Peter Capretto takes up the question of “defense” in both its psychoanalytic and political registers within Derrida’s Death Penalty seminars. Illuminating how the law of retaliation structures both psychic and political modes of self-preservation, Capretto urges abolitionism toward a more rigorous and honest discernment of the capacity of the theologico-political to persist beyond its apparent deconstruction. In so doing, he follows Derrida in pursuit of an abolition more finely attuned to the complexities of quests for life’s preservation, particularly around the possibility and necessity of defending victimized peoples’ right to defense.
Central to Derrida’s critique of death penalty abolitionism is that it relies upon the same sovereign political theologies it opposes. Vincent Lloyd reads this critique in relation to contemporary abolitionism’s struggle not just for an end to the death penalty but for the holistic eradication of interlocking oppressions. Lloyd argues that while today’s abolitionists largely avoid convergence with the systems they oppose, they nevertheless still work from a secularist frame that hinders discernment of both the theological dimensions of oppression and the political theologies of the abolitionism that precede today’s radical social movements. Attending to such political theologies, Lloyd suggests, would allow us to extend Derrida’s project by linking grassroots movement with ideology critique in a way that supports abolitionism’s political-theological struggle for another world.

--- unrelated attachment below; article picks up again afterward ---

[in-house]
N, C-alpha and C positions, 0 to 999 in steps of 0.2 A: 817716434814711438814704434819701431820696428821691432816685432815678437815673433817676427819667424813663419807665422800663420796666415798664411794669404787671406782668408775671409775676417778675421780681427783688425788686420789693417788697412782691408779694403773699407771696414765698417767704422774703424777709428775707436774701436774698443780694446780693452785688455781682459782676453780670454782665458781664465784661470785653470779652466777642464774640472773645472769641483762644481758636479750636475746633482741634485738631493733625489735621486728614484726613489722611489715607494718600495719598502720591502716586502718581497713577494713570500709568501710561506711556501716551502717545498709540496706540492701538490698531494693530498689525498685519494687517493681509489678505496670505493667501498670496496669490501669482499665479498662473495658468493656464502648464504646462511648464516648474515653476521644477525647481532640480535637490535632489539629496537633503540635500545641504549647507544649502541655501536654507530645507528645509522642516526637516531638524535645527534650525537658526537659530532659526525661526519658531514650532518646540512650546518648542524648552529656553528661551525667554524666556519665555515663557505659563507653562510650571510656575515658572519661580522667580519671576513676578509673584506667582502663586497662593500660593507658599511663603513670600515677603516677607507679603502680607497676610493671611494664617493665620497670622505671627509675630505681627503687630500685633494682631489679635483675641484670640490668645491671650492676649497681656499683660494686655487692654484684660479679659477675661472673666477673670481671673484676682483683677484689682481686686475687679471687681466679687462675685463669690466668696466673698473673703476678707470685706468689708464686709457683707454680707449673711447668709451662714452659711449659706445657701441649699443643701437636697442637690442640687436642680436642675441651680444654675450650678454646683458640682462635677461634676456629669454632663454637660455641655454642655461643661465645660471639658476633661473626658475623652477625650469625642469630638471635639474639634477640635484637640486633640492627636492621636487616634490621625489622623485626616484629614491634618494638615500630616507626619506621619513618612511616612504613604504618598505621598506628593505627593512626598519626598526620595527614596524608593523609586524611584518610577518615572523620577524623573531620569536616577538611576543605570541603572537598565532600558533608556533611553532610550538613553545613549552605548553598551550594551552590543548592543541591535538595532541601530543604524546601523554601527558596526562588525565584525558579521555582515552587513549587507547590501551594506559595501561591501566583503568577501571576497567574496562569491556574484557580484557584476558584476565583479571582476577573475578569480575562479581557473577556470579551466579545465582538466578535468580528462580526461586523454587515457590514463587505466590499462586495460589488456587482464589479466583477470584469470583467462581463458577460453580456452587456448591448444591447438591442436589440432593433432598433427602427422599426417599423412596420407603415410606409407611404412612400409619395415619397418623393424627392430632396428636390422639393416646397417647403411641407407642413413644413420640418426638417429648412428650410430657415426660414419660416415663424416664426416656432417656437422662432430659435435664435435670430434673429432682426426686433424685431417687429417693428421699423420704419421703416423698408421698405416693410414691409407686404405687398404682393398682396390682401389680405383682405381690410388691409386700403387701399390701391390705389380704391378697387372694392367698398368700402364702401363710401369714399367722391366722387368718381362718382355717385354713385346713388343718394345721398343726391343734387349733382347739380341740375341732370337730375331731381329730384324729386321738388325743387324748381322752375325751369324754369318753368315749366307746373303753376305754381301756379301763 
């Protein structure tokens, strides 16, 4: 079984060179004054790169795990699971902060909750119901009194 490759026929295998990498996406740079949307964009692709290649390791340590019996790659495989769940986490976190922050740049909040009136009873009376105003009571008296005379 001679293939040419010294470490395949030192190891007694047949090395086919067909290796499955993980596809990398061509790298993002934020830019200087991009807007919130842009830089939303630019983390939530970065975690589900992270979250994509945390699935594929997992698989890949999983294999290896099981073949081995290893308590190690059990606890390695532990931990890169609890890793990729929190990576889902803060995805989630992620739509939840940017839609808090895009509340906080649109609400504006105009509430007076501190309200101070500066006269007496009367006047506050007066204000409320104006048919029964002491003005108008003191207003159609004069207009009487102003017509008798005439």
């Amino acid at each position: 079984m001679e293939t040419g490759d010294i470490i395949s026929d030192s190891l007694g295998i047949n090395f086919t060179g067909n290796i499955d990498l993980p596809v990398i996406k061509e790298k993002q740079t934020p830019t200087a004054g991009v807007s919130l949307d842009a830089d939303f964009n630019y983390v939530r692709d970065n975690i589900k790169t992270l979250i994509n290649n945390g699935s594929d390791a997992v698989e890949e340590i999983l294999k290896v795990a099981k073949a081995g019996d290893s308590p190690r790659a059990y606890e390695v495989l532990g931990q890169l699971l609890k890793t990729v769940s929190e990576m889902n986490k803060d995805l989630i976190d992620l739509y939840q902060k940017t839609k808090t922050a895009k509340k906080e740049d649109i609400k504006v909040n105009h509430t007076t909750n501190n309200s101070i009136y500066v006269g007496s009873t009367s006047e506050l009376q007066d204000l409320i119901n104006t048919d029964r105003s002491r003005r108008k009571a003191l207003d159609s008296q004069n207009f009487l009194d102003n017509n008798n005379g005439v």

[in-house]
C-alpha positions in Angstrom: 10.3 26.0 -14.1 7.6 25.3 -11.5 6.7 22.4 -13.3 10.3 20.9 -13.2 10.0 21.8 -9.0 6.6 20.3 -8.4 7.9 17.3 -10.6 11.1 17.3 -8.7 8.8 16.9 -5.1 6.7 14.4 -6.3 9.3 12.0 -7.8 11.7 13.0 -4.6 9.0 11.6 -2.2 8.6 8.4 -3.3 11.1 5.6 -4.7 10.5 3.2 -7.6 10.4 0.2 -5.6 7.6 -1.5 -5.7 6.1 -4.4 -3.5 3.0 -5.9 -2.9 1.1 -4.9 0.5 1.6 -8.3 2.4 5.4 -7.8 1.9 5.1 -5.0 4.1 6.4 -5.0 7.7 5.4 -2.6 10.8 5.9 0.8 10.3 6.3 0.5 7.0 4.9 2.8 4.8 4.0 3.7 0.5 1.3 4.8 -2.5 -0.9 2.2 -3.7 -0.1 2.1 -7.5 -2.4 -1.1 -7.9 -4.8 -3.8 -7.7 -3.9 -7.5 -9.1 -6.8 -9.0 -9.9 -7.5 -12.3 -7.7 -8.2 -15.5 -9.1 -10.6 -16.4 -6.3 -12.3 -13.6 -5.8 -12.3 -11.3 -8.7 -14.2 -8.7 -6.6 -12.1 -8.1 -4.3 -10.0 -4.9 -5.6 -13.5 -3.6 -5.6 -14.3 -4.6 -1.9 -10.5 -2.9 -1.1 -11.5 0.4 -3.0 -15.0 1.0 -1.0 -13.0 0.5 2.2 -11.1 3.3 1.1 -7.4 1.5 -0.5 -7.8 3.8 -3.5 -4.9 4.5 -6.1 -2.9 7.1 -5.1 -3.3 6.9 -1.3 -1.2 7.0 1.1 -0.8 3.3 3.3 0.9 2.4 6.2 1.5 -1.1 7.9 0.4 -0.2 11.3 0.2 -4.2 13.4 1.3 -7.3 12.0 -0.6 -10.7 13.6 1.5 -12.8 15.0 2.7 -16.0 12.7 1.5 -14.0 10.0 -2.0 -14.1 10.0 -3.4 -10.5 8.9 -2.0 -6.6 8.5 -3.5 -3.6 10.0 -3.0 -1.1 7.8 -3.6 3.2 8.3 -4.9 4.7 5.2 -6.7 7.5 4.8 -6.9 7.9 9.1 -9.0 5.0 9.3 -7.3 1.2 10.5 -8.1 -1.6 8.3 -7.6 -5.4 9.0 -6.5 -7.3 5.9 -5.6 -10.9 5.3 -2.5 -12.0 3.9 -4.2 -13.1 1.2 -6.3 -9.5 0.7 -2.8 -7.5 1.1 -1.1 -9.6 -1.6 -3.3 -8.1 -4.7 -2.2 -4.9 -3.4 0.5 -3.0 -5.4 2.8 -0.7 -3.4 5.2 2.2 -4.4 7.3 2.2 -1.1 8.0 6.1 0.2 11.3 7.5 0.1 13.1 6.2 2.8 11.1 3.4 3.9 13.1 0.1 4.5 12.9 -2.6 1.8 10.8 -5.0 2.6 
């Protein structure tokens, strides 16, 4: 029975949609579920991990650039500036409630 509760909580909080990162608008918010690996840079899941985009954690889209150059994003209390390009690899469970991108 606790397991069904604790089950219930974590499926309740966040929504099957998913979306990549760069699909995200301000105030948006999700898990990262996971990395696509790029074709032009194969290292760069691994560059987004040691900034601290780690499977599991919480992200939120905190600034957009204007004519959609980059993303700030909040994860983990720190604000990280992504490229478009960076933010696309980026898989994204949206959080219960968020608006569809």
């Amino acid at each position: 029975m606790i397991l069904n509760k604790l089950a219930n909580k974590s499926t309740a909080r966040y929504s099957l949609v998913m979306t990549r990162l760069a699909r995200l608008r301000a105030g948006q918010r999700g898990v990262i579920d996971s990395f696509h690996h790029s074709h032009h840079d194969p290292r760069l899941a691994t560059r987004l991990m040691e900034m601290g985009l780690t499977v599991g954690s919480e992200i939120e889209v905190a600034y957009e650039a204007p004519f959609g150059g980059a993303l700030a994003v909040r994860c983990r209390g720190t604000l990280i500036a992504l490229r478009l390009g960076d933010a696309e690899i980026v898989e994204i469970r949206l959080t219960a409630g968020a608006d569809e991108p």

Finally, Andrew Krinks reads Derrida’s seminars in relation to the “whiteness” that structures U.S. carcerality. Elaborating upon Derrida’s conception of the theologico-political, his essay theorizes whiteness as a mode of theologico-political transcendence: whiteness both comes to be conceptually via theological reasoning and materially mimics or approximates aspects of the world-ordering traits of divine power. Extending Derrida’s fruitful theorization beyond capital punishment and its strictly sovereign configurations, he argues that carceral death penalties more broadly conceived should be understood not just as a matter of isolatable sovereign decision on life and death, but also as the (white) power to arrange the world in ways that determine proximity to life and death.
“Only a theologian … can understand the law,” Derrida said in an early death penalty seminar session, commenting on the work of Carl Schmitt. “One must be a thinking or informed theologian to understand modern politics, and therefore what sovereignty is, what the law is, what the state is, what jurisprudence is.” The essays in this special issue are case studies in such a claim. While not every contributor would consider themselves a “theologian” – just as Derrida did not – each, like Derrida, nonetheless recognizes that concepts and worlds forged by the conjoining of the theological and political must undergo critical analysis. Such analysis, at its best, enables us to make sense of – and perhaps even to transform – the matters of life and death that surround us.